Category Archives: uwsgi

Restricted access to EB instance

Almost embarrassed to admit that I spent much of the day trying to figure why my attempts at applying a custom nginx configuration scheme to block access to the editable content on my test site at http://xword-hints.eu-west-1.elasticbeanstalk.com/ were failing because the default Python instance actually runs Apache httpd!

There was certainy enough evidence in the logs but as soon as I figured out how to SSH to the instance, it didn’t take long.

For reference, SSHing to the instance requires that the EC2 key pair be applied to the environment through the Security settings; it’s likely that this can also be done via the CLI.

Checking the EC2 control panel for the instances will give the hostname to use for SSH login; just change the path to the SSH key that has been uploaded to AWS.

$ ssh -i ~/.ssh/private-key ec2-user@ec2-pub-ip-addr-ess.eu-west-1.compute.amazonaws.com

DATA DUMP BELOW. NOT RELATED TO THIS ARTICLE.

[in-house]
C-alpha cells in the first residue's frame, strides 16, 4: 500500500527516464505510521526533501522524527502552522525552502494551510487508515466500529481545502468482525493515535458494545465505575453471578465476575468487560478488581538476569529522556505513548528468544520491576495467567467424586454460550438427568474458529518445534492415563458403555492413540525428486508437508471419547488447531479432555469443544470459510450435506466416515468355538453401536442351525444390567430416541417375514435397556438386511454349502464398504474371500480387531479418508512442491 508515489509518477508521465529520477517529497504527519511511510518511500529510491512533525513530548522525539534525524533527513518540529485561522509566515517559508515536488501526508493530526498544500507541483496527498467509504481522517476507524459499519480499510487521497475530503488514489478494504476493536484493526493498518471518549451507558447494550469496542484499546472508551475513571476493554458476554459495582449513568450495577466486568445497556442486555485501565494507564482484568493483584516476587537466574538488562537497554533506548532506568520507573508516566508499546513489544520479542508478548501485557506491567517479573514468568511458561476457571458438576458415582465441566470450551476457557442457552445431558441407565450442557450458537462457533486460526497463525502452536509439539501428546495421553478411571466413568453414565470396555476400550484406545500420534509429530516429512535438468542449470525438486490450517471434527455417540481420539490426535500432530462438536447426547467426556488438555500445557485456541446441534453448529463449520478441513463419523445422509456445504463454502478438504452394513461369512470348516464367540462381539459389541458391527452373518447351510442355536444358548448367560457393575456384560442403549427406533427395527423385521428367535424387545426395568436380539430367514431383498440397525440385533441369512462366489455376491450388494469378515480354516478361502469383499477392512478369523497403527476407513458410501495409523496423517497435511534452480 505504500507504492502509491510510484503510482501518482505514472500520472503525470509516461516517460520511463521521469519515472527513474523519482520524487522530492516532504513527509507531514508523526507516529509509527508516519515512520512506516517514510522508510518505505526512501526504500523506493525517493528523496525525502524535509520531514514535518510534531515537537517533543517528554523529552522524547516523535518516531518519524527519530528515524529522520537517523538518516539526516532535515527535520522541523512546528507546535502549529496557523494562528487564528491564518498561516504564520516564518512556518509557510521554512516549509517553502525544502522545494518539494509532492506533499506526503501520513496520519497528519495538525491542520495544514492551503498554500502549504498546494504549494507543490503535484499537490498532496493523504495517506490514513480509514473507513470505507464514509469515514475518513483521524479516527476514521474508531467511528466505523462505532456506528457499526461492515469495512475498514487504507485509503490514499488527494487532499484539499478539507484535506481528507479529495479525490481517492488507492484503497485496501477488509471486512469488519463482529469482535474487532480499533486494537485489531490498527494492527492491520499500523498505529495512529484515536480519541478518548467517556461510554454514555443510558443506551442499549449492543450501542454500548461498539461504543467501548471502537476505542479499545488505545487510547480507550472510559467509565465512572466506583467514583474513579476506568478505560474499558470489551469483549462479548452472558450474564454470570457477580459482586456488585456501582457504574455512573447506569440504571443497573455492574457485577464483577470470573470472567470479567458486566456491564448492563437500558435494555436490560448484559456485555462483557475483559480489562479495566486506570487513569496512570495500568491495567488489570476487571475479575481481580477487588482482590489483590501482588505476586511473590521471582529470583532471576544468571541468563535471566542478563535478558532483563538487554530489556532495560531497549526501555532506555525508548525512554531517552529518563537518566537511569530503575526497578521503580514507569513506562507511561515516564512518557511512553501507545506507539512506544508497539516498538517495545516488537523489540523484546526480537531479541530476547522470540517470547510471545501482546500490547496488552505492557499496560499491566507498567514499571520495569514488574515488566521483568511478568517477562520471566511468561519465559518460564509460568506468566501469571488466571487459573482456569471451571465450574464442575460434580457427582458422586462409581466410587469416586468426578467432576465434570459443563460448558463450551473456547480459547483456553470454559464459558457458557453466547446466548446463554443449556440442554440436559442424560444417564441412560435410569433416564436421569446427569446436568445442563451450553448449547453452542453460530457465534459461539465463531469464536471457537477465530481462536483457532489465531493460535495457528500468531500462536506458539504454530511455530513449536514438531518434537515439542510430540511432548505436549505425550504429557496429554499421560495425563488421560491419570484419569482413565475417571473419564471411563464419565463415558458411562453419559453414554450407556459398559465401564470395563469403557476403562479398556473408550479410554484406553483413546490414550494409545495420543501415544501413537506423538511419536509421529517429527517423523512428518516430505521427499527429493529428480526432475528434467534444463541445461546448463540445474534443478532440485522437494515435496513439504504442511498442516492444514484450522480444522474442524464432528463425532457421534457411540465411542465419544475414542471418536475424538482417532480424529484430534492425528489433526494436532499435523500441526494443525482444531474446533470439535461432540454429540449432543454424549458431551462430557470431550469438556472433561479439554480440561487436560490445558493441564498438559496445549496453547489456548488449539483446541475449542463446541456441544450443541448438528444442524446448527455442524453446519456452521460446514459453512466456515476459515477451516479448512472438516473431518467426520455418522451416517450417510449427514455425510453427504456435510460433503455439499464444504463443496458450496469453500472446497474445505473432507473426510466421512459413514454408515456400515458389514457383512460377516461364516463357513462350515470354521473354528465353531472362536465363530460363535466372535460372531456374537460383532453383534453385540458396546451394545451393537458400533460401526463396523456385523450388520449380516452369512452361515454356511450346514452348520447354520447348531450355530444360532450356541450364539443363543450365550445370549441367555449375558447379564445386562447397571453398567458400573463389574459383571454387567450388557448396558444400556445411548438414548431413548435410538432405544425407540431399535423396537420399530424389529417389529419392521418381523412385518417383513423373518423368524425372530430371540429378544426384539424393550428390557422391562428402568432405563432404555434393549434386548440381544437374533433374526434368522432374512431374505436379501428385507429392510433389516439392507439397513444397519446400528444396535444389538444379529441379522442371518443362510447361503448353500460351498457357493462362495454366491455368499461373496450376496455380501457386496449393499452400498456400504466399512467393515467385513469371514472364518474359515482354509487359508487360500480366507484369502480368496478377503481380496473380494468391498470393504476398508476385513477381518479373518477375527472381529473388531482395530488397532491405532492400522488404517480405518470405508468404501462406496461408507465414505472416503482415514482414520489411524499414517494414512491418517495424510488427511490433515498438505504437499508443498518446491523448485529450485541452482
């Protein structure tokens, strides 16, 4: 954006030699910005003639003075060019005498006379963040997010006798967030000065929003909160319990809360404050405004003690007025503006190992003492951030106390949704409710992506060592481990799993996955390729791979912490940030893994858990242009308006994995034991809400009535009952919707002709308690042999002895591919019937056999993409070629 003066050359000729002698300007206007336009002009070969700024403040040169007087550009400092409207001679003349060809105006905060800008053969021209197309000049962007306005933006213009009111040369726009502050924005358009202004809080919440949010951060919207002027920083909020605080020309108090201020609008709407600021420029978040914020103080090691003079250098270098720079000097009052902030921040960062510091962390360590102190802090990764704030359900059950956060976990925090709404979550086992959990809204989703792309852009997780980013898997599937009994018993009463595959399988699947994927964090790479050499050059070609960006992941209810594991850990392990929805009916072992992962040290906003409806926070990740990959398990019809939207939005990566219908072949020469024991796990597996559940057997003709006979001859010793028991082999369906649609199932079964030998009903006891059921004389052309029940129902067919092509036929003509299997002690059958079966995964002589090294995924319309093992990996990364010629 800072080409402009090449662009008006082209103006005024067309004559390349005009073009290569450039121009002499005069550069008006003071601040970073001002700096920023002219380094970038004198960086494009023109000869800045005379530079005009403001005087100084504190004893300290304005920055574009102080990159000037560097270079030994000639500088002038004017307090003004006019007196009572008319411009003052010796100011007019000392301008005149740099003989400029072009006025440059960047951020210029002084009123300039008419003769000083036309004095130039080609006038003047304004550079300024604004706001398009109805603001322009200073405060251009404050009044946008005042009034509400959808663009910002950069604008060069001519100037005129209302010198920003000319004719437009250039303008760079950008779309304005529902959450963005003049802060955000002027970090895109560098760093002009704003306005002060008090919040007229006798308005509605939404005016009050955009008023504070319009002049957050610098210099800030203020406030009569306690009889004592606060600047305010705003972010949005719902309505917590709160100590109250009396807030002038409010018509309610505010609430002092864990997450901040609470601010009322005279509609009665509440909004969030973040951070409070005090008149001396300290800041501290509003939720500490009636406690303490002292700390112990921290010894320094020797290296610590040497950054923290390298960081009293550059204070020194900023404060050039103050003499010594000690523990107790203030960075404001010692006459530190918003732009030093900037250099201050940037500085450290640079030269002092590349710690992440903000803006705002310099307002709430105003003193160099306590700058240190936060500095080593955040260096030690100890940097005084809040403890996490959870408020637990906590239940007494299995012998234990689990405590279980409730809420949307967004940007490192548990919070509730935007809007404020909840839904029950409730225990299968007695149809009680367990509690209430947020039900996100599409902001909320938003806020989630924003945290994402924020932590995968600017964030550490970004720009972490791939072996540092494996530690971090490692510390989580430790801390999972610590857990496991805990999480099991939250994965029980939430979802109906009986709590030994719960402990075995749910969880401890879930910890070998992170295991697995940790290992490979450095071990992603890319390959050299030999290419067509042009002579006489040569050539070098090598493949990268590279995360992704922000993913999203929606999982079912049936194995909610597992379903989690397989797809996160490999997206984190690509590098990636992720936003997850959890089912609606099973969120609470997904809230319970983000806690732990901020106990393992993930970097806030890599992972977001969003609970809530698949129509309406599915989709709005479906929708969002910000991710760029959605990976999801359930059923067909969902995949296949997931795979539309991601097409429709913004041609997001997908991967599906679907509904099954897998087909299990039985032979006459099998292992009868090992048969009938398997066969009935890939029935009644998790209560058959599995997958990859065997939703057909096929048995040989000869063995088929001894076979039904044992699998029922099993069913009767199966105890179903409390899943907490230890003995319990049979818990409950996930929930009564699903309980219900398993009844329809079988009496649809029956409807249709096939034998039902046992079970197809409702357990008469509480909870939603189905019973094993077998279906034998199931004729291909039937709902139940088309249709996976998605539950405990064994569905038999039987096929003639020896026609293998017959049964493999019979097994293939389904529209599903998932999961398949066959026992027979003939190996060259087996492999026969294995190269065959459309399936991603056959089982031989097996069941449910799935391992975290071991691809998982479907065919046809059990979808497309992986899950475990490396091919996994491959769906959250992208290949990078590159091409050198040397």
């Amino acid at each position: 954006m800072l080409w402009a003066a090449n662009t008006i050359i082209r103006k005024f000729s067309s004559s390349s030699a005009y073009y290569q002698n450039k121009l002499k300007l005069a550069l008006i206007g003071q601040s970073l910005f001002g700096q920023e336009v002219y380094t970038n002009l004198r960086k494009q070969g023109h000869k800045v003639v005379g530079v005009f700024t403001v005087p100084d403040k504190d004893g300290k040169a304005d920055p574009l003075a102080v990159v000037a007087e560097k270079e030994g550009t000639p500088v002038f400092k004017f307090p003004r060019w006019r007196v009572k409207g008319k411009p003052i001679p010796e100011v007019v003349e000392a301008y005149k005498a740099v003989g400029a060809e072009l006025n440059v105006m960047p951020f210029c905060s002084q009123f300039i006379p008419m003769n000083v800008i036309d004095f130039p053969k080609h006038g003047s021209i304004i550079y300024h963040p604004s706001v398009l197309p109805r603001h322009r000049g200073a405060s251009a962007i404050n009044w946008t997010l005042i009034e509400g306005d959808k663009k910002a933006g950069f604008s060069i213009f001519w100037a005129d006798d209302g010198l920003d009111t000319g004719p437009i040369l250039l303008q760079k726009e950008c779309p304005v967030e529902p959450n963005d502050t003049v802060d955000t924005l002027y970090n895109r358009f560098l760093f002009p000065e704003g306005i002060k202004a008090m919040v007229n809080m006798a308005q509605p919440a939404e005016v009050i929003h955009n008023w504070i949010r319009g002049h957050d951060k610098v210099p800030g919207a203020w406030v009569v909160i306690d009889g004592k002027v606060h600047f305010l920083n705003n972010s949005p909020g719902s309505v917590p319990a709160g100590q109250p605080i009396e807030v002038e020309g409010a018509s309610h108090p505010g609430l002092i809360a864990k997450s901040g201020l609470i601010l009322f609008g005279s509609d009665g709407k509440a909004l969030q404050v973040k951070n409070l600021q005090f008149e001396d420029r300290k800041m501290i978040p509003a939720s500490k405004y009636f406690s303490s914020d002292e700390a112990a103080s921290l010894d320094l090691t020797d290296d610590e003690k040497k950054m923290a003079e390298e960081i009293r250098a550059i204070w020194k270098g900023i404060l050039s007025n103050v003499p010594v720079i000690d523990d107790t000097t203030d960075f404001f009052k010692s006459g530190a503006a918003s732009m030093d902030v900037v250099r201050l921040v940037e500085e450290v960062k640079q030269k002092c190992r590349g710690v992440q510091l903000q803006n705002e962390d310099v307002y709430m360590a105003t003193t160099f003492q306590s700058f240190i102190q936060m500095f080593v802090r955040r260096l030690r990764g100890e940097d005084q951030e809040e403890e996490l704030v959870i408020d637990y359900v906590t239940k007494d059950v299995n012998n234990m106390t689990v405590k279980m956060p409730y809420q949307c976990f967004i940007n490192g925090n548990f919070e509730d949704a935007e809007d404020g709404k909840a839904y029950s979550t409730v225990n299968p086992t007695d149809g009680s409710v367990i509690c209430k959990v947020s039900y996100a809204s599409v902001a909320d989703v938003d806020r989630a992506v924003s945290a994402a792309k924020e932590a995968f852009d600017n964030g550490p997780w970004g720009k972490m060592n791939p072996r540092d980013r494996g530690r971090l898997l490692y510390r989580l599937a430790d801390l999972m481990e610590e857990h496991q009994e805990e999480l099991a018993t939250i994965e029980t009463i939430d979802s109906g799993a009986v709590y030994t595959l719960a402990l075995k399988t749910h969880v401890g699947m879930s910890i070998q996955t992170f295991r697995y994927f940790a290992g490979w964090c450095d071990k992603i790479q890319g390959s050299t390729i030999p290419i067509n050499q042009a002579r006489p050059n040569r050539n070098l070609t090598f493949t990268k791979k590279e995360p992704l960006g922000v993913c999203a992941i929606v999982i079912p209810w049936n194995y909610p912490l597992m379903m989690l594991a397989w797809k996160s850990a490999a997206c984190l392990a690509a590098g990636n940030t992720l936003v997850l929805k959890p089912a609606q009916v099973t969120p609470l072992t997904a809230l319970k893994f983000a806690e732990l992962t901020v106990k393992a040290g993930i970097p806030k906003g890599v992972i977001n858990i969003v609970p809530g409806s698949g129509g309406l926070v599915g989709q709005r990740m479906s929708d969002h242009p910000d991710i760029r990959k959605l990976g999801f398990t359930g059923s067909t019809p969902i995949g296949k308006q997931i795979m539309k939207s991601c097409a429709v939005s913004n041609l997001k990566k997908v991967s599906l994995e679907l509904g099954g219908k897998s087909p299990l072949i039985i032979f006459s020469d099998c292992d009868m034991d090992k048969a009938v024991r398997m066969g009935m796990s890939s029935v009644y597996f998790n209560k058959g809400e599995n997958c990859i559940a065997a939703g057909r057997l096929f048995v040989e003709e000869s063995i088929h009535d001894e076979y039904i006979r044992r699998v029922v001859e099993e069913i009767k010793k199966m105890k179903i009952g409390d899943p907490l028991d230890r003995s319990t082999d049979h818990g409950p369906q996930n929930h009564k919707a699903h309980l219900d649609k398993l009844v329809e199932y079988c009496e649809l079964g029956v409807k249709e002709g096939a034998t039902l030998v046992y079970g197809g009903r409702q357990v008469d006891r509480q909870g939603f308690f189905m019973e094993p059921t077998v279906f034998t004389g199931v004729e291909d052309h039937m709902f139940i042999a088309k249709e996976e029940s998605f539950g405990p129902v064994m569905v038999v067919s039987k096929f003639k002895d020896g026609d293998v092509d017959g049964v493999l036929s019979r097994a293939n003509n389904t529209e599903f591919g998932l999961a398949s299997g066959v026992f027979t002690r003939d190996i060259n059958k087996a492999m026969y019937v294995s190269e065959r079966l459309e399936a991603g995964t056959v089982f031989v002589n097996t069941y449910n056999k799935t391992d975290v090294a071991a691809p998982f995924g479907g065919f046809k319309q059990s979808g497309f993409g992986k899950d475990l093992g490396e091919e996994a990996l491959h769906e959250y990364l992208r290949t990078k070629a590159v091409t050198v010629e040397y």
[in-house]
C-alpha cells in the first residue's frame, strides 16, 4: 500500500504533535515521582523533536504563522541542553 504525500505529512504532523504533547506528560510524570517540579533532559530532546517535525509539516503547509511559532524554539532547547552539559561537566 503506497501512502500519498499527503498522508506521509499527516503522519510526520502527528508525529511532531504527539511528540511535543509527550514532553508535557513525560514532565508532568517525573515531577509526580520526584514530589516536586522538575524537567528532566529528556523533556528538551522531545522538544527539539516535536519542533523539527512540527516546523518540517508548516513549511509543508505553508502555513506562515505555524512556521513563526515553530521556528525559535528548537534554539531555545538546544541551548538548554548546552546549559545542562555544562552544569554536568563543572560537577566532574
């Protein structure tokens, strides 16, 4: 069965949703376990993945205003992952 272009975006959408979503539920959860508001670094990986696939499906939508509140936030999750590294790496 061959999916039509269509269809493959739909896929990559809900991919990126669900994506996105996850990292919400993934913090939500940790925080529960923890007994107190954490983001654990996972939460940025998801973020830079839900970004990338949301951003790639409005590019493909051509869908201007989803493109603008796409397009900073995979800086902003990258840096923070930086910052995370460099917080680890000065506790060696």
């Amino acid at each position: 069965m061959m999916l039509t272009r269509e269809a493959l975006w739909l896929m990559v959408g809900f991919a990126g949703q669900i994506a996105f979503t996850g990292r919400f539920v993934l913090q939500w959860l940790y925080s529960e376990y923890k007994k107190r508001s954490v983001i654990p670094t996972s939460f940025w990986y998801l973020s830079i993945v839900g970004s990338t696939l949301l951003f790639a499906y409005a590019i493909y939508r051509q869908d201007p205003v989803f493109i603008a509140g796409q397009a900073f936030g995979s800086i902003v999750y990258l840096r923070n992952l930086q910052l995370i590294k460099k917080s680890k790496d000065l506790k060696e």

There are  couple of ways of applying the custom configuration needed to restrict access to the editable resources but the method I settled on was by adding the content to the .ebextensions/options.config with an entry in a section called files:

option_settings:
  aws:elasticbeanstalk:application:environment:
    SECRET_KEY: ChangeMe
  aws:elasticbeanstalk:container:python:
    WSGIPath: crossword_hints.py

files:
  /etc/httpd/conf.d/xword-hints-deny.conf:
    mode: 0644
    content: |
      <LocationMatch "/(crossword-solutions|crossword-setters|setter-types|solution-types)/[0-9]+/(edit|delete)">
        Require all denied
      </LocationMatch>
      <LocationMatch "/(crossword-solutions|crossword-setters|setter-types|solution-types)/new">
        Require all denied
      </LocationMatch>
      ErrorDocument 403 /static/403-xword-hints.html

It’s important to ensure that the indentation is correct for the file definition and content; the following deployment error will be thrown if not: